Would make individual protesters potentially liable for “public safety response costs” incurred by the state or “political subdivision” during a protest or rally. The bill allows local authorities to seek restitution from protesters convicted of a misdemeanor or felony in the course of a protest or demonstration, in order to pay for the costs of responding to the event. Such costs could include overtime for police officers and emergency medical services, as well as “related legal, administrative, and court expenses.” (See full text of bill here)

Status: defeated / expired

Introduced 16 Aug 2017.

Issue(s): security costs

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Pennsylvania

SB 652: Heightened penalties for protests near critical infrastructure

Would heighten potential penalties for protests around critical infrastructure such as gas and oil pipelines by providing for the crime of "criminal trespass” onto a critical infrastructure facility. Under the bill, it is a felony to enter a critical infrastructure facility "with the intent to willfully damage, destroy, vandalize, deface, tamper with equipment or impede or inhibit the operations of the facility." The bill broadly defines “critical infrastructure facility” to include natural gas facilities and pipelines, "whether constructed or under construction," as well as "equipment and machinery, regardless of location, to the extent that it is used to construct, maintain, or operate a critical infrastructure facility." Other facilities considered critical infrastructure include cell phone towers, telephone poles, and railroad tracks that are fenced off or posted as no-entry areas. Under the bill, entering such an area with the intent to cause damage or disruption is a second-degree felony. An individual who "conspires" to do so commits a first-degree felony.

The bill was substantially amended on 25 September 2018, including to significantly expand the definition of "critical infrastructure facility." (See full text of bill here)

Status: defeated / expired

Introduced 25 Apr 2017; Approved by Senate 23 May 2018

Issue(s): infrastructure, trespass

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Rhode Island

HB 5690: Eliminating driver liability for hitting protesters

Would eliminate civil liability for the driver of an automobile who hits or otherwise injures a person participating in a protest or demonstration, if the protest or demonstration was blocking traffic and the driver was exercising “due care.” Civil liability remains if the driver’s actions were intentional. The bill expired with the end of the 2017 legislative session. (See full text of bill here)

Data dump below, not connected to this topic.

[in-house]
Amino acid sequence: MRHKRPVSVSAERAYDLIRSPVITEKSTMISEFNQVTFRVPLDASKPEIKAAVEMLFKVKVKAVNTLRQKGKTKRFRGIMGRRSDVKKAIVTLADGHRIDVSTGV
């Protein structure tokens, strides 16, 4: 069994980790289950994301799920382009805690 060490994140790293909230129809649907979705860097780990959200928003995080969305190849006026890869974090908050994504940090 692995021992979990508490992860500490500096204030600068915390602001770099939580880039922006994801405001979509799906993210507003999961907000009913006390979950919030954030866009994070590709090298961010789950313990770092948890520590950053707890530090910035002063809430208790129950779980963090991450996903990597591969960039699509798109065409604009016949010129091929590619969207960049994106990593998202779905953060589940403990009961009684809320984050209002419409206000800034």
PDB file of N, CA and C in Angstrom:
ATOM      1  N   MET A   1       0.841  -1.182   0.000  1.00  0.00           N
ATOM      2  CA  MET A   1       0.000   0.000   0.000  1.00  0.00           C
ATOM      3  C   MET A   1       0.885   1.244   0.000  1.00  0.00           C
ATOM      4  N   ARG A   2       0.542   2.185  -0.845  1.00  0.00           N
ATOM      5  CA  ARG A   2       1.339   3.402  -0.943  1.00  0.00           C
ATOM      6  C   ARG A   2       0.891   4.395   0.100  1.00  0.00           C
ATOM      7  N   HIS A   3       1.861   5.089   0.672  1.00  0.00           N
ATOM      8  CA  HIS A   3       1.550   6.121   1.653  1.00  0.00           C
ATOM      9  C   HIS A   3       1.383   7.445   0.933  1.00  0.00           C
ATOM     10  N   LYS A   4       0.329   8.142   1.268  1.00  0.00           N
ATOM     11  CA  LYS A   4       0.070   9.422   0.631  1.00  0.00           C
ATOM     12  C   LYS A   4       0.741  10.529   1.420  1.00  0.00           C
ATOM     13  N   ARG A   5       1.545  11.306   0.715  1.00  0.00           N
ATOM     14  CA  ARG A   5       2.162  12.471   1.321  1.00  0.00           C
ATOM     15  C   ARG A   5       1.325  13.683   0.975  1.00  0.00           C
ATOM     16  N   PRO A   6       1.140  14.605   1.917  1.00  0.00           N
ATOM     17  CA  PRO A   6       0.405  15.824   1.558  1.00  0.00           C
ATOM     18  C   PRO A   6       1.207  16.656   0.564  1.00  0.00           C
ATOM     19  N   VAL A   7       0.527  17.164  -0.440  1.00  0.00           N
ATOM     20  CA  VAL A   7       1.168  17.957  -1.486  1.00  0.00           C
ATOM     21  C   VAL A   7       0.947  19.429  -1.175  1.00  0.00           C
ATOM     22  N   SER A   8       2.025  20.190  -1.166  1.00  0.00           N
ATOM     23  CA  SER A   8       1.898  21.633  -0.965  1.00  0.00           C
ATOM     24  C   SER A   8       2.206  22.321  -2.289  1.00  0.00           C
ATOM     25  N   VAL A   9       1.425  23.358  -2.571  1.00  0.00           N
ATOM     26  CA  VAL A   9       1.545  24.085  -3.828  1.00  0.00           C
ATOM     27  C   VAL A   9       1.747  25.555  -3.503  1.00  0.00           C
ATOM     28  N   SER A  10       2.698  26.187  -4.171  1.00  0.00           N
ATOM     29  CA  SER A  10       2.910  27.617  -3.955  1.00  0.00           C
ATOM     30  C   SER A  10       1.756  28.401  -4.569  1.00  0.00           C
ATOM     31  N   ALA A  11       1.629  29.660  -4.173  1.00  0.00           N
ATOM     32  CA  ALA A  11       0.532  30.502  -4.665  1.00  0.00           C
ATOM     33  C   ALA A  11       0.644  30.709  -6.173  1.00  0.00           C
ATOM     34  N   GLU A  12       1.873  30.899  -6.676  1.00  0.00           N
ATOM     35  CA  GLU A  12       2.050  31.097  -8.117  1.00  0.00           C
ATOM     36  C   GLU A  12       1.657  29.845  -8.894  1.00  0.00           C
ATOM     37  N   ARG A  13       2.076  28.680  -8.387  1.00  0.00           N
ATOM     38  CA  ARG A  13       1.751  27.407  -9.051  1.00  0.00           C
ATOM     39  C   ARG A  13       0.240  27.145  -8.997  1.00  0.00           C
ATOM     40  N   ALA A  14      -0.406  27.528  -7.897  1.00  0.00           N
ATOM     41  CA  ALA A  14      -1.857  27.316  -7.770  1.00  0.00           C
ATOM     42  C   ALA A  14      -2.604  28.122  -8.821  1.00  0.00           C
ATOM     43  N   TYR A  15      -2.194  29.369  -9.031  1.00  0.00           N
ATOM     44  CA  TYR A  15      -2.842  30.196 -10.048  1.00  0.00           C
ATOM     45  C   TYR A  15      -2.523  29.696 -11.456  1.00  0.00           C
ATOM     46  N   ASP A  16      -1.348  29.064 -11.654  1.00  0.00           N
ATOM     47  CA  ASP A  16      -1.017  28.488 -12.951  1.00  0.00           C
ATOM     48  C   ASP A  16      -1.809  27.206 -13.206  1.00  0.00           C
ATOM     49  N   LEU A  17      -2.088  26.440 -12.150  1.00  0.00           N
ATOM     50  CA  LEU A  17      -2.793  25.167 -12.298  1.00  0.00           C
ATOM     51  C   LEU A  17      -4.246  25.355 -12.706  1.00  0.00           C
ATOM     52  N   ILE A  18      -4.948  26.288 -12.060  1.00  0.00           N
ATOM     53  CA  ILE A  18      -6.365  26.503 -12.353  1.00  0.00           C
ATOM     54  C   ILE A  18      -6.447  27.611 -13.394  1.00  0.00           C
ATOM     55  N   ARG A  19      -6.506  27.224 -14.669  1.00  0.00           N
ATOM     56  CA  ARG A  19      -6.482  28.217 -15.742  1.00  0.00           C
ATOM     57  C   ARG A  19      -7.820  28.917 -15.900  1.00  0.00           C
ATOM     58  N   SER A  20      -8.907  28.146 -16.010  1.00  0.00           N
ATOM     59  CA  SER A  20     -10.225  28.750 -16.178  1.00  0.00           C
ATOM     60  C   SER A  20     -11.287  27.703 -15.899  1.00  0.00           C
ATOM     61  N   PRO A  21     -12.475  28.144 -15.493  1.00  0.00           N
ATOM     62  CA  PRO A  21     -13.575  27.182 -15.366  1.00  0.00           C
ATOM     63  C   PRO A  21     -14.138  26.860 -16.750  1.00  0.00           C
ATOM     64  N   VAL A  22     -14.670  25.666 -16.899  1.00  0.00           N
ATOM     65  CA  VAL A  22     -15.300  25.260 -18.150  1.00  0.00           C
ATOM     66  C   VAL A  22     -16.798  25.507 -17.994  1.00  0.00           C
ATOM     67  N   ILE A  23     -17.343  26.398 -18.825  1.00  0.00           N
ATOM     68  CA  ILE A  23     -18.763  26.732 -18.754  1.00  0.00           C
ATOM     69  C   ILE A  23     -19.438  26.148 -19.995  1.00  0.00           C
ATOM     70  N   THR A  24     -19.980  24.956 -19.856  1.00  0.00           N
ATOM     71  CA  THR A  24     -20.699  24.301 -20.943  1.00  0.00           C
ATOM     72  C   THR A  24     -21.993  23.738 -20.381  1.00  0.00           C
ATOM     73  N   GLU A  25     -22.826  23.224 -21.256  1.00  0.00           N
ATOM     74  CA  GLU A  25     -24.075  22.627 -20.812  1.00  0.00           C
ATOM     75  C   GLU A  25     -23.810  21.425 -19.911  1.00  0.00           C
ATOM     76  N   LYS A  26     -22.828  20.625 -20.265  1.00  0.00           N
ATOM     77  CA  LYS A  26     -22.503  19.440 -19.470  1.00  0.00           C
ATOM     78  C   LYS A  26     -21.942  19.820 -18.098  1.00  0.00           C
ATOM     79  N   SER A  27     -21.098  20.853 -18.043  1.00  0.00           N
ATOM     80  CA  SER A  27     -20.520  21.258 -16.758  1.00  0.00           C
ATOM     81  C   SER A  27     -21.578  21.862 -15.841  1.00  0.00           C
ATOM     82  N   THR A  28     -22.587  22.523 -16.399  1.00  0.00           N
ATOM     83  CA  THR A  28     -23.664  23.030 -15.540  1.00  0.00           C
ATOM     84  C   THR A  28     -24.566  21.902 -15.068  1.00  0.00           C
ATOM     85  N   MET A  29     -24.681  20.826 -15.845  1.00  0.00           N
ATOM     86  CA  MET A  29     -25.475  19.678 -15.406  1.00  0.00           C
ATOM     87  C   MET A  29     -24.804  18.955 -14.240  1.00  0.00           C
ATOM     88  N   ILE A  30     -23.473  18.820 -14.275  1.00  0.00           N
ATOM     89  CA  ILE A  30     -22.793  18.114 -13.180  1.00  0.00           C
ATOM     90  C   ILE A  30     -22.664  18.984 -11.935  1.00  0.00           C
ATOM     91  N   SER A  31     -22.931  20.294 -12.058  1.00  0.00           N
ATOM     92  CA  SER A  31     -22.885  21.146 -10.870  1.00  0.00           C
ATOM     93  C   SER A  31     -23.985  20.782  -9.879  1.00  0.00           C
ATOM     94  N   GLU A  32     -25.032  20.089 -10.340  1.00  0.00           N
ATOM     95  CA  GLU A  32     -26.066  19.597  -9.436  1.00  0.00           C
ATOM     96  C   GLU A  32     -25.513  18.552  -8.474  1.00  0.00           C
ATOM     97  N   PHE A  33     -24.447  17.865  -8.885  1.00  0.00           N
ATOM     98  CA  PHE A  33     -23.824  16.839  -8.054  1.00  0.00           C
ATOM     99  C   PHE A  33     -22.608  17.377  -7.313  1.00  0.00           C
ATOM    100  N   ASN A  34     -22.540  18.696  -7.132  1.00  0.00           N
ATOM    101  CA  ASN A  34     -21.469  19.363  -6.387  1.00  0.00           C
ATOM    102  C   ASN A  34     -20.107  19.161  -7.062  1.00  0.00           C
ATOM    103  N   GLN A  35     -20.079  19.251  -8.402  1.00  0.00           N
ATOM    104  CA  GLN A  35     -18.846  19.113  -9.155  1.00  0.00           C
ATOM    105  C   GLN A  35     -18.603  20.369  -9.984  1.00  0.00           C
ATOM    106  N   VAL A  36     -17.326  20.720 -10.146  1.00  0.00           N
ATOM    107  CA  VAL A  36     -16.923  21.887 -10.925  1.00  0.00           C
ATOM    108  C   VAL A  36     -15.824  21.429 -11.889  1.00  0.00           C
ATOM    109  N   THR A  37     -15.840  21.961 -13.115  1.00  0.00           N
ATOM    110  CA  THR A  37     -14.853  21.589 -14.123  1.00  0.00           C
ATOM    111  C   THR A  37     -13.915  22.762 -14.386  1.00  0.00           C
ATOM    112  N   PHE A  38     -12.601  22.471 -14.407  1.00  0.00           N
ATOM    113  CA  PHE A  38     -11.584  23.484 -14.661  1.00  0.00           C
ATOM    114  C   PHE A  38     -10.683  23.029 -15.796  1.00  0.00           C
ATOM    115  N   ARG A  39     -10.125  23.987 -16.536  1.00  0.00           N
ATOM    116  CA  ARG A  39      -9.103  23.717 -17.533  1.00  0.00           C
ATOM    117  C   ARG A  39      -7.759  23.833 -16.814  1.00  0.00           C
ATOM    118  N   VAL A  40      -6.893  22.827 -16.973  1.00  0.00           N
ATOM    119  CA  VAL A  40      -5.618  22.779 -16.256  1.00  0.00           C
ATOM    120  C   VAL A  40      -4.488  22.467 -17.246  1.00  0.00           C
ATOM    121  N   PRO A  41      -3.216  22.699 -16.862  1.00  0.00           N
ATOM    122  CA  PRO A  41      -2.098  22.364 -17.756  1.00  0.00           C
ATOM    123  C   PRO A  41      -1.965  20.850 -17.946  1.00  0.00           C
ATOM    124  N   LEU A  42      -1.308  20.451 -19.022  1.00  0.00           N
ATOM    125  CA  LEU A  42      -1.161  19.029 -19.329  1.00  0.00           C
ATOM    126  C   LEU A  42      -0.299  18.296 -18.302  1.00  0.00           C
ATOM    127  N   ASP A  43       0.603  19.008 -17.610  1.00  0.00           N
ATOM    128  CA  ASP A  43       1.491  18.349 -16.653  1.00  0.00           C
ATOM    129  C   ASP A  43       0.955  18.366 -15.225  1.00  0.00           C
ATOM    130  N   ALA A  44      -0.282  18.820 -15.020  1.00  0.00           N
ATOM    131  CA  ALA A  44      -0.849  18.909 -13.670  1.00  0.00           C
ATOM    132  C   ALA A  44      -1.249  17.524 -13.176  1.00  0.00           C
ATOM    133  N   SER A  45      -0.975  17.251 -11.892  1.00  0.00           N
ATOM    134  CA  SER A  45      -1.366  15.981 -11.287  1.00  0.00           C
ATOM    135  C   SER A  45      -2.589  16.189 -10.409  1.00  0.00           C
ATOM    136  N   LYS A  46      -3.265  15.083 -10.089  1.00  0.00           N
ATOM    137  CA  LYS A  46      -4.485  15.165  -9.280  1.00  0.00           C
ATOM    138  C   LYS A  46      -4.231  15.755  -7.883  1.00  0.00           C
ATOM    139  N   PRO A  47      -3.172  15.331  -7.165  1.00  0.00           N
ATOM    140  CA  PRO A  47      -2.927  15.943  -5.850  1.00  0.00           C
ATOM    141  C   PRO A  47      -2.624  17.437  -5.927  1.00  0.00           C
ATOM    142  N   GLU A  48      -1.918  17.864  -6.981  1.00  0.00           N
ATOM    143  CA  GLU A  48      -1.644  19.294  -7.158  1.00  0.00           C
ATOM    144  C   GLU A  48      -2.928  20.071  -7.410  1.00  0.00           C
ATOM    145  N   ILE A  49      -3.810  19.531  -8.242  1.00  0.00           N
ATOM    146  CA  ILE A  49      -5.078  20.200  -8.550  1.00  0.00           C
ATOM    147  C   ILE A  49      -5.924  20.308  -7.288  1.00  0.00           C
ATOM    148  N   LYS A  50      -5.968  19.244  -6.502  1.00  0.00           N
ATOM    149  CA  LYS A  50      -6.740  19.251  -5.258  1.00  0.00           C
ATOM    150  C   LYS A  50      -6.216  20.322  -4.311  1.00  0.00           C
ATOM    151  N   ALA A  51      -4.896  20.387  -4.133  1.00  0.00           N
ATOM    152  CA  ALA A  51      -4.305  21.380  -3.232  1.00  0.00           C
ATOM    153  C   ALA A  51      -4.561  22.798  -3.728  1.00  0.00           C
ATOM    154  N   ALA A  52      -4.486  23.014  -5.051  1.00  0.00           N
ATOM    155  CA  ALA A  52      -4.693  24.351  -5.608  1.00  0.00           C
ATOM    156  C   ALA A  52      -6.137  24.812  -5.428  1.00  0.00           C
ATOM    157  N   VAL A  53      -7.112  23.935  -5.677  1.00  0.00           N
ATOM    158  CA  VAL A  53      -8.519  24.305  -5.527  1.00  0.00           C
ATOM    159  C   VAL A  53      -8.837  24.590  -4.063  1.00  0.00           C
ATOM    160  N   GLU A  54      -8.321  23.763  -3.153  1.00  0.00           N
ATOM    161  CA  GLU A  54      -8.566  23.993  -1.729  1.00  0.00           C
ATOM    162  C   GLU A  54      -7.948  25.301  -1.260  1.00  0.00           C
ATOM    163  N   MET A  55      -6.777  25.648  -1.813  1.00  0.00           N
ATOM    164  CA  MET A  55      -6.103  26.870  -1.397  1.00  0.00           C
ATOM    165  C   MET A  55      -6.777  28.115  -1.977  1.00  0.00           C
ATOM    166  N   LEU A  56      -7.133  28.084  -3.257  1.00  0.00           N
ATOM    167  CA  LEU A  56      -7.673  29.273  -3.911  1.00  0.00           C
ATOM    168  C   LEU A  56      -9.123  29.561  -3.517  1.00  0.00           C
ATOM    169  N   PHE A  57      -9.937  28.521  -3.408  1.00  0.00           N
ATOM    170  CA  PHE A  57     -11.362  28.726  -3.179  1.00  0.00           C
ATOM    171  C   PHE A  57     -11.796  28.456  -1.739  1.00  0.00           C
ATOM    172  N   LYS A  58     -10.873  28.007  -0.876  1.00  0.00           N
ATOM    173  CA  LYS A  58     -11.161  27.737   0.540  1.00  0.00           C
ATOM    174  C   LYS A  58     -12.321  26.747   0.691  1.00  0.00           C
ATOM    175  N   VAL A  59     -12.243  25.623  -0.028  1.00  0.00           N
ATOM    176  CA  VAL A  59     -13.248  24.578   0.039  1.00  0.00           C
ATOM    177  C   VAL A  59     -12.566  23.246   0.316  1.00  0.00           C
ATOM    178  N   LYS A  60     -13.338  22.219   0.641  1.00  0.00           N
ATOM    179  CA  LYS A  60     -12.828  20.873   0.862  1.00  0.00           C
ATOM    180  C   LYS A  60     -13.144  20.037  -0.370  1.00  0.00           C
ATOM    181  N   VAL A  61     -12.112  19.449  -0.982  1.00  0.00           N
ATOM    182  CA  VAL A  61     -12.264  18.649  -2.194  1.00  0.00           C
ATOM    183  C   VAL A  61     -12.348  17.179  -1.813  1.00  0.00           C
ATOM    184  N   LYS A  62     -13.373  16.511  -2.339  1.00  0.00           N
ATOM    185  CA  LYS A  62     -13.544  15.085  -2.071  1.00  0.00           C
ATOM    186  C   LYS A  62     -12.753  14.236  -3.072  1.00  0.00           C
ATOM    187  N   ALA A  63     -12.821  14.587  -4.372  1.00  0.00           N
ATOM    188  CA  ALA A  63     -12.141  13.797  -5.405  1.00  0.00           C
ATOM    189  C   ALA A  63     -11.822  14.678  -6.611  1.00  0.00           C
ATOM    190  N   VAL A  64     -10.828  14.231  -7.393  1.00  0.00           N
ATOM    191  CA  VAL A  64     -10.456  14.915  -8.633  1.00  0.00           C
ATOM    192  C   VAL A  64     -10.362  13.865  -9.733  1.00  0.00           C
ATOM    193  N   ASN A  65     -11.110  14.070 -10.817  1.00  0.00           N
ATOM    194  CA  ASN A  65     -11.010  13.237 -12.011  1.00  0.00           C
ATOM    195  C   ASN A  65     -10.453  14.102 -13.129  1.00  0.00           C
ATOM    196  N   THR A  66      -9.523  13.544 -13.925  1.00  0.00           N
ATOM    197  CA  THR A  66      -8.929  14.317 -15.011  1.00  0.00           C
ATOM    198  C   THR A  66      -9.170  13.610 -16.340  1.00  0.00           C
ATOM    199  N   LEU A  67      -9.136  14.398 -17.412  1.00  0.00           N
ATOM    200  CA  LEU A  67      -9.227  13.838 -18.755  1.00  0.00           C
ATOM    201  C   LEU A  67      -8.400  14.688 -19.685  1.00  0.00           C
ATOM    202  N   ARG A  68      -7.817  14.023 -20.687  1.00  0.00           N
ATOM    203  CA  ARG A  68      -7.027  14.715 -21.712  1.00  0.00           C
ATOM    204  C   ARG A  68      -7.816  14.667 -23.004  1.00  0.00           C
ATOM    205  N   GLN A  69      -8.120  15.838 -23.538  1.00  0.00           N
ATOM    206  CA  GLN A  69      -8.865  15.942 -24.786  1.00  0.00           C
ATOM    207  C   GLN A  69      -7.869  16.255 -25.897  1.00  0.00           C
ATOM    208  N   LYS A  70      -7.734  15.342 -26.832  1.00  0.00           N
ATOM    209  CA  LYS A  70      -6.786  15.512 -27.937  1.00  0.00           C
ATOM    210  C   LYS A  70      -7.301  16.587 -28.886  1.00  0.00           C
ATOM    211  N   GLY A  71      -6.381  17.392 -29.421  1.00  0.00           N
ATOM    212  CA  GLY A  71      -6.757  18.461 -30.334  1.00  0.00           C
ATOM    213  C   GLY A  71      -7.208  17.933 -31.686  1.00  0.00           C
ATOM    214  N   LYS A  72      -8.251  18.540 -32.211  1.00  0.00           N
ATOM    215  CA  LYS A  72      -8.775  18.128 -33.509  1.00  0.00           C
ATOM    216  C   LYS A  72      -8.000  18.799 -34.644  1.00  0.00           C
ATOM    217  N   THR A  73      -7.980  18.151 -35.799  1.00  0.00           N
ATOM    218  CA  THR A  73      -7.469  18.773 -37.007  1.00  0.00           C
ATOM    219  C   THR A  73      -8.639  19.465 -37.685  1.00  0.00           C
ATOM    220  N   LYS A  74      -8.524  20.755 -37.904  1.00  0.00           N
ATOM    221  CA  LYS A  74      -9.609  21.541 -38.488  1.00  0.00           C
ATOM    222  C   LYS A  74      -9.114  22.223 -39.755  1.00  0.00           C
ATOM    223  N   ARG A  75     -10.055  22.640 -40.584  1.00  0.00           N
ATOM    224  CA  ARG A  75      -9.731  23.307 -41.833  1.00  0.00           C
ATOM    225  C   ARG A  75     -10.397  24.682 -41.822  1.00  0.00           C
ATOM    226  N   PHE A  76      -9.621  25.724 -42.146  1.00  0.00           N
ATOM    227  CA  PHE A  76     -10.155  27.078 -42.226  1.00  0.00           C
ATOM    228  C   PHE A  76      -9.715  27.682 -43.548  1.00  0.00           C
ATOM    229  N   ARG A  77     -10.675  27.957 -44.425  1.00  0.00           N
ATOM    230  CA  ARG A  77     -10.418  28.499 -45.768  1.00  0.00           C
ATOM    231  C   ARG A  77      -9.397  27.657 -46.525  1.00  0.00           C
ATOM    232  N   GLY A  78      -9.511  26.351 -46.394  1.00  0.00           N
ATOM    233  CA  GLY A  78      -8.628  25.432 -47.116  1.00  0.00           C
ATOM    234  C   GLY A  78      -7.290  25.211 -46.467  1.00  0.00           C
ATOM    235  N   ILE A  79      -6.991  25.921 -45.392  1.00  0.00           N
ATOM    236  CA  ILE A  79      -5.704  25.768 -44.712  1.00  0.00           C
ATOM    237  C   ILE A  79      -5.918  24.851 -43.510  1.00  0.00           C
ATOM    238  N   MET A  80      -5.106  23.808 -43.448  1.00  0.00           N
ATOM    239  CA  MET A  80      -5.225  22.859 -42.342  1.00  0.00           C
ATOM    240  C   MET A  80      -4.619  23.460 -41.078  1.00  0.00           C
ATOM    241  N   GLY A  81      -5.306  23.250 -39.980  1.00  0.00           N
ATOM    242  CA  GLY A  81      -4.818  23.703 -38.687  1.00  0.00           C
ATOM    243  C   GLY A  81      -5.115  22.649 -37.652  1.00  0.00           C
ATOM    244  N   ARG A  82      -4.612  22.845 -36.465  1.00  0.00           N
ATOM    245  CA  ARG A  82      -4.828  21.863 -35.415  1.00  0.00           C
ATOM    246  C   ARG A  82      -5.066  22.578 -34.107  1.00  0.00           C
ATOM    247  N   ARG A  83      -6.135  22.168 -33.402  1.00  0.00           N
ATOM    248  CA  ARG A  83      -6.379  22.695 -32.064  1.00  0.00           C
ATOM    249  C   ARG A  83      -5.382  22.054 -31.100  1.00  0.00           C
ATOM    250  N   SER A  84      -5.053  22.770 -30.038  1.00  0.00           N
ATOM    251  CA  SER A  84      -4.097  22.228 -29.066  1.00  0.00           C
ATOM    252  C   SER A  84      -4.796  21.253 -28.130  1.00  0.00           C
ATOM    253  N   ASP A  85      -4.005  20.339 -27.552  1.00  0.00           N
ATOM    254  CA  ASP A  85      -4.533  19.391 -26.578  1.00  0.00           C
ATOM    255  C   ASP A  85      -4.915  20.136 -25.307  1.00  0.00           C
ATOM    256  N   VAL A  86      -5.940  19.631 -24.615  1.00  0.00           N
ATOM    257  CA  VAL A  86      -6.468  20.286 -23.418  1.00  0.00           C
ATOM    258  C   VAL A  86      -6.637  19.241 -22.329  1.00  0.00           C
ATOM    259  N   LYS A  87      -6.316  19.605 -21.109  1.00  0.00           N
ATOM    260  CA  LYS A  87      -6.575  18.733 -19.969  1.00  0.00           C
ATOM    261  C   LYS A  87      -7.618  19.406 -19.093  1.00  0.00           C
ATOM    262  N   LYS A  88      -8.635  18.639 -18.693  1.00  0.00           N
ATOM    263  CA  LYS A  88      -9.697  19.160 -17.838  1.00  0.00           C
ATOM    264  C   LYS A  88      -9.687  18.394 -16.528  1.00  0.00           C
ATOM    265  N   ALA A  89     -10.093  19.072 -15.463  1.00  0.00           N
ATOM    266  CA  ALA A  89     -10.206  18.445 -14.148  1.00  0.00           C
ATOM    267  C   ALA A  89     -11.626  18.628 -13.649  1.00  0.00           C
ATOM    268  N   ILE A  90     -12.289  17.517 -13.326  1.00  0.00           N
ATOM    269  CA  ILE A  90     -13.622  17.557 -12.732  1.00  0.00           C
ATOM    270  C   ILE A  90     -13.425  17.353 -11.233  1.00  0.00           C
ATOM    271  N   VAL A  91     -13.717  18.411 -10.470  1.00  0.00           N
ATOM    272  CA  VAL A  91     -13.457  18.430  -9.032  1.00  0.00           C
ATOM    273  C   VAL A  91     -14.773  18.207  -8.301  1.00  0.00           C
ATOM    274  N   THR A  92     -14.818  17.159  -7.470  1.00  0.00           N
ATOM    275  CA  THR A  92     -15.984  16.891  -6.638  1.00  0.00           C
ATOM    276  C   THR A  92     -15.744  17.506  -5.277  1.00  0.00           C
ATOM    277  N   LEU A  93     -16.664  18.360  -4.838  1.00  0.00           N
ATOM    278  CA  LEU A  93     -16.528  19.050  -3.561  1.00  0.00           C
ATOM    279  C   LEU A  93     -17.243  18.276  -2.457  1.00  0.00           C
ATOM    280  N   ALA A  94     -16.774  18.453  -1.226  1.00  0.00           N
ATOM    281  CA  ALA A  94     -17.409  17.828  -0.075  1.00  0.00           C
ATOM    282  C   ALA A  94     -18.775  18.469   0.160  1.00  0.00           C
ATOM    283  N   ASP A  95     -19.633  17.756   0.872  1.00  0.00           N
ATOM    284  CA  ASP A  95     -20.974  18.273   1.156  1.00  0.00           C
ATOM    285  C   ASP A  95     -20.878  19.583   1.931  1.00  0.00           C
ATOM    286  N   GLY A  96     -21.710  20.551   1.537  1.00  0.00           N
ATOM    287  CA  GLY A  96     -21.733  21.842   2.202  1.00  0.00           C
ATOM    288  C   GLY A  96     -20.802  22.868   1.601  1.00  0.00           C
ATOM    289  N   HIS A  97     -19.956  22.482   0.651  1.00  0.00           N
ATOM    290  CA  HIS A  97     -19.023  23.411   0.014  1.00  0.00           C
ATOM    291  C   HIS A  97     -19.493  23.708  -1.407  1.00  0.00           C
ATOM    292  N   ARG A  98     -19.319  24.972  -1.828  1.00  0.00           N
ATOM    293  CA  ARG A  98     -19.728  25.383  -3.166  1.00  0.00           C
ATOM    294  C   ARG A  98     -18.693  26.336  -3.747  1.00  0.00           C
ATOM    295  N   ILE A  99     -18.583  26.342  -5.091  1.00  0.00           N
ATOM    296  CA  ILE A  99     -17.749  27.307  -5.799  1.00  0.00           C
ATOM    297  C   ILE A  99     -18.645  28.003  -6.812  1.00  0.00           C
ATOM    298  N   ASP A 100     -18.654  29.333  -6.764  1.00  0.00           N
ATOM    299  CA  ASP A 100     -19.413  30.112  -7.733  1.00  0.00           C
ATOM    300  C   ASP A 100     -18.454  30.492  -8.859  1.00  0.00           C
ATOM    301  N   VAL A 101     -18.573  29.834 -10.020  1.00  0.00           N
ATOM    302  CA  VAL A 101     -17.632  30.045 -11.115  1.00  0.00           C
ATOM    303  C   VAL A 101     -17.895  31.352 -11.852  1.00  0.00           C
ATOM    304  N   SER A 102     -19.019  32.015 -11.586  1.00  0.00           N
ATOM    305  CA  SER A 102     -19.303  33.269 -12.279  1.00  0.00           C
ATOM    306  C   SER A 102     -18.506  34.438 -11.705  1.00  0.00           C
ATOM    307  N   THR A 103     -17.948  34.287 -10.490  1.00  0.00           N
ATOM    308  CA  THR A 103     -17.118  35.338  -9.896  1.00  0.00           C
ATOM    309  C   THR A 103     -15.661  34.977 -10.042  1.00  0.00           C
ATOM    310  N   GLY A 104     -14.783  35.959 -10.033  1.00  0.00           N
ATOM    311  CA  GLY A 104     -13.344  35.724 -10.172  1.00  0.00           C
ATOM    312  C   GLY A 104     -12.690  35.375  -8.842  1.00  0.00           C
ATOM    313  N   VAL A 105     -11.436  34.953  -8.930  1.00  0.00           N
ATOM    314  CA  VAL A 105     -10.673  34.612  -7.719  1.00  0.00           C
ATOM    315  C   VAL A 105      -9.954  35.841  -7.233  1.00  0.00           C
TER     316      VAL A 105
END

Status: defeated / expired

Introduced 1 Mar 2017.

Issue(s): driver immunity, traffic interference

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South Carolina

SB 33: Mandatory sanctions for campus protesters

Would create mandatory disciplinary sanctions that could be applied to peaceful protesters on college and university campuses. The bill requires public universities and community colleges to adopt a policy prohibiting and subjecting to sanction any “[p]rotests and demonstrations that materially and substantially infringe upon the rights of others to engage in or listen to expressive activity” on campus. Additionally, the bill requires administrators to suspend for at least one year or expel any student who is twice “found responsible for infringing on the expressive rights of others,” such as through a protest of a campus speaker. The bill also waives South Carolina's immunity from federal lawsuits related to the law, such that a speaker or student group who feels the law is insufficiently enforced could sue the state and/or university in federal or state court. (See full text of bill here)

Status: pending

Introduced 8 Jan 2019.

Issue(s): campus speech

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South Dakota

SB 189: Expanded civil liability for protesters and protest funders

Creates a broad new category of civil liability for “riot boosters,” and establishes a fund to collect money recovered from “rioters” and “riot boosters” in civil lawsuits. Governor Kristi Noem indicated that the bill would allow the state to “go after… funders” of disruptive protests related to the construction of pipelines, as well as the money that supports such protests, and “cut it off at the source.” SB 189 would newly define a “riot booster” to include (among other things) a person or organization that does not participate in a riot themselves but who “directs, advises, encourages, or solicits other persons participating in the riot to acts of force or violence.” It is unclear what might constitute encouragement or advice to carry out an act of force, such that an individual who shouts encouragement on the sidelines of a disruptive protest, or organizations that provide advice about how to conduct a protest that is peaceful but disruptive, might be implicated. The bill also provides that a person or organization is liable for “riot boosting” if they engage in it personally “or through any employee, agent, or subsidiary.” The bill would make anyone or organization convicted of “riot boosting” liable for extensive civil damages to the state or a third party, including punitive damages—regardless of the individual or organization’s actual culpability in costs incurred. The bill would also create a cause of action against those who fund persons who commit unlawful acts during a riot. However, the relevant provision is unclear and could be used to hold funders liable even when they did not know the person they funded was going to commit an unlawful act. Accordingly, individuals, organizations, and funders could be held liable for substantial amounts of money for any involvement in a disruptive protest. (See full text of bill here)